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AMP103 WATER CHEMISTRY

Programme Description
The main objective of this programme is to mitigate loss of material due to corrosion,
including flow-accelerated corrosion (FAC), cracking due to stress corrosion cracking
(SCC) and related degradation mechanisms, and reduction of heat transfer due to fouling
in components exposed to a treated water environment. Minimizing the deuterium ingress
and delayed hydride cracking in the pressure tubes of CANDU/Pressurised Heavy Water
Reactor (PHWR) plants is a further objective of this programme. The programme includes
periodic monitoring of the treated water and control of known detrimental contaminants
below the levels known to result in loss of material or cracking.
The water chemistry programme for all types of nuclear power plants with water-cooled
reactors relies on monitoring and control of reactor water chemistry based on several
guidelines. IAEA Safety Guide SSG-13 [1] provides Member States with general recommendations and guidance for chemistry activities to ensure that systems, structures and
components (SSCs) important to safety are available to perform their functions in
accordance with the assumptions and intent of the design. IAEA TECDOC-1505 [2]
provides an overview of the methods for development, qualification, and implementation
of data processing technologies for water chemistry and corrosion control. Moreover,
several specific industrial guidelines exist. For BWRs these are e.g. EPRI 1016579
(BWRVIP-190) [3], and VGB-R 401 J, part 2 [6]. Corresponding guidelines for PWRs are
EPRI 1014986 (PWR Primary Water Chemistry Guidelines) [4], EPRI 1016555 (PWR
Secondary Water Chemistry Guidelines) [5], and German VGB-R 401 J, part 1 [6]. For
PHWR plants, guidelines are given in AERB/NPP-PHWR/SG/D-8 [7]. Further
information on PHWR water chemistry provides IAEA TECDOC-667 [8]. There are no
specific non-proprietary guidelines for water chemistry of CANDU plants, however a
good summary of the chemistry control philosophy and specifications in existing and newbuild CANDU plants is provided in [9]. Other water chemistry guidelines may be used for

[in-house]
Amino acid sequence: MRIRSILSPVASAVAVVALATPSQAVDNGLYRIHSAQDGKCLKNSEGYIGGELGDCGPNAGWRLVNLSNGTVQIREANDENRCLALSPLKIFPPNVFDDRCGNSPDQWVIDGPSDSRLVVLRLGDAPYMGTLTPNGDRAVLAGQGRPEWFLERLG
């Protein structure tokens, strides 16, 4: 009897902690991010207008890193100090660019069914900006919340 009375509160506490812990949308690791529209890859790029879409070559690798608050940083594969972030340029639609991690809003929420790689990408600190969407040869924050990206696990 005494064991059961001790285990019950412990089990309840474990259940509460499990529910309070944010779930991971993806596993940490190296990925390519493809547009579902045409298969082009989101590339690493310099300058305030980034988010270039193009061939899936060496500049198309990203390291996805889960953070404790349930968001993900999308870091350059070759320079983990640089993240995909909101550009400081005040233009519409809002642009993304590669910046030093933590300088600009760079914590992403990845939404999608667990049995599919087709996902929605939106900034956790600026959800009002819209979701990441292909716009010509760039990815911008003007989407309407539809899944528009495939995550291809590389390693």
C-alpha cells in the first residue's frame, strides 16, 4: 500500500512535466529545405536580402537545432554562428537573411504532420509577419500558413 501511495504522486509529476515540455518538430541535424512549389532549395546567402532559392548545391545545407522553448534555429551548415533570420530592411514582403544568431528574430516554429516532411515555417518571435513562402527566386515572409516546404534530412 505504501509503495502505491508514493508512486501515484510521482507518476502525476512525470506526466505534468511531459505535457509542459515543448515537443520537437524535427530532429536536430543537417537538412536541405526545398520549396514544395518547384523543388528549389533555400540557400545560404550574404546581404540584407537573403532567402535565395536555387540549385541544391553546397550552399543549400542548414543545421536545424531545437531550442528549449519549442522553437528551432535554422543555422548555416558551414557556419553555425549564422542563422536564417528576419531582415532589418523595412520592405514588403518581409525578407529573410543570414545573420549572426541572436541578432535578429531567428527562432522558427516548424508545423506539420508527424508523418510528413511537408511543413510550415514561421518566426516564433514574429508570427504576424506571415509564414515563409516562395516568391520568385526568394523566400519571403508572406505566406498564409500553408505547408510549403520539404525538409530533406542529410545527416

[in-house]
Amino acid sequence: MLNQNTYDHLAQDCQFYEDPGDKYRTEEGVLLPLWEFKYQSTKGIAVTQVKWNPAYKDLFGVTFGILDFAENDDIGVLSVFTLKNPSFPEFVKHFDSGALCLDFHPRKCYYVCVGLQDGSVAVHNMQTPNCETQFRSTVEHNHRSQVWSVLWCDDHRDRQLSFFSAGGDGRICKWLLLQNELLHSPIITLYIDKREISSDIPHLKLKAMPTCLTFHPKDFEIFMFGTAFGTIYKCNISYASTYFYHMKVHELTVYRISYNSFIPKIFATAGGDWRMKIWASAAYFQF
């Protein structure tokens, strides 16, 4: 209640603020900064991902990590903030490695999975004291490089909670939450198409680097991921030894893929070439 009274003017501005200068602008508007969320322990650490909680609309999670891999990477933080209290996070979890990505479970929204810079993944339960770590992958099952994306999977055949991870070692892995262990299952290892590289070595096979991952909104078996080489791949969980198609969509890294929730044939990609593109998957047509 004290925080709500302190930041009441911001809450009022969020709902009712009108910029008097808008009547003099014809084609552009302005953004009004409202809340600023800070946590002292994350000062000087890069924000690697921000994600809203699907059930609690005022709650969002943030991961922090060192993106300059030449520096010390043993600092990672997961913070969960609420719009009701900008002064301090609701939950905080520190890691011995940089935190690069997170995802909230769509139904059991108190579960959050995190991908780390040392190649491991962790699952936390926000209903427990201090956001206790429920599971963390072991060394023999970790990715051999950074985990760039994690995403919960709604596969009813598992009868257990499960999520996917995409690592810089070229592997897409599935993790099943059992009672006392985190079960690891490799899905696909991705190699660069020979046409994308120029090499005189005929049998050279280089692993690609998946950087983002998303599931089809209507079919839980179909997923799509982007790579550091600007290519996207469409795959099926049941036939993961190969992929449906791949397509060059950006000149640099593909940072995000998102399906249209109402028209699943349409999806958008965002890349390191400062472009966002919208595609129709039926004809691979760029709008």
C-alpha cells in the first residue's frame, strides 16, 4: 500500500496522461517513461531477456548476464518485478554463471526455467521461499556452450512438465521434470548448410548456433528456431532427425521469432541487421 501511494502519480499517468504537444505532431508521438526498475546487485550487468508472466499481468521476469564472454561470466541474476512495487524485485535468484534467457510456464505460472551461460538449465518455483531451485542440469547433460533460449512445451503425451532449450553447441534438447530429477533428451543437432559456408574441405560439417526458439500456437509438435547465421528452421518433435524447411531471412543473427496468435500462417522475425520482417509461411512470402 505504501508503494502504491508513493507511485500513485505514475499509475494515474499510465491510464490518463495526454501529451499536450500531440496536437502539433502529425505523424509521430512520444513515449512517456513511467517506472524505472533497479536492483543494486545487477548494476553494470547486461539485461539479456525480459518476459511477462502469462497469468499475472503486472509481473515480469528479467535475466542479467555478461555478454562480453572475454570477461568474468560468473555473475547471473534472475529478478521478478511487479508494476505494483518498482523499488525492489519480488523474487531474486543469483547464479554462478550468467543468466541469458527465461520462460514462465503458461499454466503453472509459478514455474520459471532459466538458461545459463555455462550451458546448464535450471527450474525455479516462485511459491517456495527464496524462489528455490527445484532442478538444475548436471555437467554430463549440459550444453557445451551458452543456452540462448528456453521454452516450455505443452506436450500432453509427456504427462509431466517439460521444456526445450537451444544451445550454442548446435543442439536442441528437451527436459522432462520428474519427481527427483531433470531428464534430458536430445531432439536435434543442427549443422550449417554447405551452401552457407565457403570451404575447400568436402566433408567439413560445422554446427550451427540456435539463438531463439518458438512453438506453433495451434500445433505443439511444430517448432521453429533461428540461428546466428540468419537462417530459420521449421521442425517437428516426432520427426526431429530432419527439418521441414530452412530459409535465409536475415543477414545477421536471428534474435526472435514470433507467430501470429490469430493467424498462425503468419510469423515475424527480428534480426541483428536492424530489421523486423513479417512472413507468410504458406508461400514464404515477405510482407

specific systems or circumstances.
The water chemistry programmes are generally effective in keeping the concentrations of
impurities low in intermediate and high flow areas. The IGALL report identifies those circumstances in which the water chemistry programme is to be augmented to manage the
effects of ageing. For example, the water chemistry programme may not be effective in
low flow or stagnant flow areas. Accordingly, in certain cases, verification of the

effectiveness of the chemistry control programme is undertaken to help to ensure that


significant degradation is not occurring and the components intended function is maintained during the period of extended operation. For these specific cases, an acceptable
verification programme is a one-time inspection of selected components at susceptible
locations in the system, in accordance with AMP119, One-Time Inspection.

Evaluation and Technical Basis


1. Scope of the ageing management programme based on understanding ageing :
The programme includes components in the reactor coolant system, the engineered safety
features, the auxiliary systems, and the steam and power conversion system. This
programme addresses the components subject to ageing management review that are
exposed to a treated water environment controlled by the water chemistry programme.
2. Preventive actions to minimize and control ageing degradation:
The programme includes specifications for chemical species, impurities and additives,
sampling and analysis frequencies, and corrective actions for control of reactor water
chemistry. System water chemistry is controlled to minimize contaminant concentration
and mitigate loss of material due to general, crevice, pitting, and flow-accelerated corrosion and cracking caused by SCC. For BWRs, maintaining high water purity reduces
susceptibility to SCC, and chemical additive programmes such as hydrogen, transition or
noble metal chemical application also may be used. For PWRs and CANDU/PHWR,
additives are used for reactivity control and to control alkalinity to inhibit corrosion.
The concentrations of corrosive impurities are monitored to mitigate loss of material,
cracking, and reduction of heat transfer. Water quality also is maintained in accordance
with the guidance. Chemical species and water quality are monitored by in-process
methods or through sampling. The chemical integrity of the samples is maintained and